Each year your limited company will receive your annual statutory accounts and be asked to check them for accuracy, sign and return for your accountant to file them with HMRC and Companies House. This document is a brief guide to explain the terms and statements used in the accounts to ensure you understand what you are signing as ultimately the responsibility for the figures held within are down to the director of the limited company. If you are ever in any doubt and require clarification then it is always best to check and understand what you are approving.
The layout of your statutory accounts is set by Companies House and the accounts for limited company contractors fall under the “micro entity” formats. Your company is “small” if it has a turnover less than £10.2 million, £5.1million or less on its balance sheet and 50 employees or less. Small companies do not require an annual audit and can send abridged accounts annually to Companies House. A micro entity company will have a turnover of £632K or less, £316k or less on the balance sheet and 10 employees or less. If your company is micro entity then it can prepare simpler accounts that meet statutory minimum requirements, send only your balance sheet to Companies House and benefit from the same exemptions as small companies.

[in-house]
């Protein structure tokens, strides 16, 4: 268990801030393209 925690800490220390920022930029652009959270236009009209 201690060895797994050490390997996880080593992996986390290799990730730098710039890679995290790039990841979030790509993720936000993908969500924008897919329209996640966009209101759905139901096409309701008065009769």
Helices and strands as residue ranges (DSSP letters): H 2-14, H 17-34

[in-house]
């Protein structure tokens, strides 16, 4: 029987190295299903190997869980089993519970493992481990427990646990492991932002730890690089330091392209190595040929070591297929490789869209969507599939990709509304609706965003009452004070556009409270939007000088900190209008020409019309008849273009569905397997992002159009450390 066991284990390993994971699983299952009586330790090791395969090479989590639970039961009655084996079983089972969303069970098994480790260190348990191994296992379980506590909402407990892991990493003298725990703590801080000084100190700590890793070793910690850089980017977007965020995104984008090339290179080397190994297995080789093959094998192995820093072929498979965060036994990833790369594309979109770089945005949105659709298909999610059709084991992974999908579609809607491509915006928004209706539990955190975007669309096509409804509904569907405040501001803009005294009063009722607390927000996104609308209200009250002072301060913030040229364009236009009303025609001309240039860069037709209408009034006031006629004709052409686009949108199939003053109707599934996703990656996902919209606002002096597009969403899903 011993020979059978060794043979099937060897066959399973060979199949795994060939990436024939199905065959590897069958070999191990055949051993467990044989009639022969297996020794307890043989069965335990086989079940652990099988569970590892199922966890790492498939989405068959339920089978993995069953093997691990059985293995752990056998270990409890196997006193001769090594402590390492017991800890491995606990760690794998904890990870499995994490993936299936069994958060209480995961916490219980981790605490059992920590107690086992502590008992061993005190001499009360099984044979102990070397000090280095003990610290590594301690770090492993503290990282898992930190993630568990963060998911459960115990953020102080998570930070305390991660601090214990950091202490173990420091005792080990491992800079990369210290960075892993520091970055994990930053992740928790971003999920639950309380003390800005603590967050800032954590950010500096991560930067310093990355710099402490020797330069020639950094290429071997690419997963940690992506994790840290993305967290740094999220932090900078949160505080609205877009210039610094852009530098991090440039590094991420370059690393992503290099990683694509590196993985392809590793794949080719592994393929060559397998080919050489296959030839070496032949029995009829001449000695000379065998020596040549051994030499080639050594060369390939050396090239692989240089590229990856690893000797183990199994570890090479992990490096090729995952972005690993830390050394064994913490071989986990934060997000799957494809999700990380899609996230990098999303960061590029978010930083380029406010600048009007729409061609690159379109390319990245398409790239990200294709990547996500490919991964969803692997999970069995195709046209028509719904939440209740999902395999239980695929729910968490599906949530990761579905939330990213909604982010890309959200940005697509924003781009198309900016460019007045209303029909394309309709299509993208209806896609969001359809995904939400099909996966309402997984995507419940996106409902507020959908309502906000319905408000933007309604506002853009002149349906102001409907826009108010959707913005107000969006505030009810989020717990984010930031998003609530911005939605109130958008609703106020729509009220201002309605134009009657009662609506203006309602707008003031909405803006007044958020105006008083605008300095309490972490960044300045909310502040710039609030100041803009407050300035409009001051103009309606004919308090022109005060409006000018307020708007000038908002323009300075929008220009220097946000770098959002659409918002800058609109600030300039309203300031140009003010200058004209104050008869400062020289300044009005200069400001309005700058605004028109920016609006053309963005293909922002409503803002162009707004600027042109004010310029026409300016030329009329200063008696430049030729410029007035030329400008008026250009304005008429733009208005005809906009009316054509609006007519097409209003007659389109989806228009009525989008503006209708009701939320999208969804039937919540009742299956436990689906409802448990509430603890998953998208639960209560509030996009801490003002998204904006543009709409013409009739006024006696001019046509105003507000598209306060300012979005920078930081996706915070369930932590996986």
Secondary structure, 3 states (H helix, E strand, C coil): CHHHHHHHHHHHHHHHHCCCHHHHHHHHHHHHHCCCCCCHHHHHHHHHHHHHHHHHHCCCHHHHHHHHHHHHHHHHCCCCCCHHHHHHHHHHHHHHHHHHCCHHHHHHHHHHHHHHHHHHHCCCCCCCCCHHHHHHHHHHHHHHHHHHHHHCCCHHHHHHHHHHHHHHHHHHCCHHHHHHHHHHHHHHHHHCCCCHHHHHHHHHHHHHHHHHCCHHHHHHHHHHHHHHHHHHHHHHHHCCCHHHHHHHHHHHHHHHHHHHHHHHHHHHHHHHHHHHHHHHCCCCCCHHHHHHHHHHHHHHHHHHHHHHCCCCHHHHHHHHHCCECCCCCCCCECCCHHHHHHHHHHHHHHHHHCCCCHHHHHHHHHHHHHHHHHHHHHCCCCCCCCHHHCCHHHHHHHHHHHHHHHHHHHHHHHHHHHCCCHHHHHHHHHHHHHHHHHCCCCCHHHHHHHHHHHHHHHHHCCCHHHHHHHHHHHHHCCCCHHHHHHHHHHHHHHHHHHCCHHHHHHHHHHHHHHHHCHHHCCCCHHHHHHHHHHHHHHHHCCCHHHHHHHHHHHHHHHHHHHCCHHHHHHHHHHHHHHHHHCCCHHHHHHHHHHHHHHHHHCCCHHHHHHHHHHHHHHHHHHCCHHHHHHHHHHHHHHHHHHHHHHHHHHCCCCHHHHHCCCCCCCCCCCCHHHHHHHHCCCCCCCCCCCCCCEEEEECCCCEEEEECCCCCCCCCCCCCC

The profit and loss account details your turnover which is the income of the company less VAT, administrative expenses which are all expenses such as travel, mobile phone, stationery, wages, accountancy fees etc and then the operating profit (income less expenses). The corporation tax due to be paid by the company is 20% of the operating profit.
The balance sheet is a snapshot on a given date (your year end date) of the company’s assets, liabilities, obligations and creditors.
Fixed assets would be large tangible items that you have purchased such as computer equipment and it would be depreciated over a number of years. Current assets are non tangible and would generally be cash in hand or held in the bank i.e. your bank balance on the given date. Creditors are the amounts that you owe to other people on the given date of your accounts and you would normally see the corporation tax amount and any VAT or PAYE in this area. Generally for limited company contractors there are no other creditors that you would owe money to.
Then you have the notes to the accounts, which give more detail to the figures held in the balance sheet.
Lastly you will see a more detailed Profit and Loss account. This is exactly as you would imagine and shows more detail of how the company income is made up and a detailed breakdown of the expenses incurred.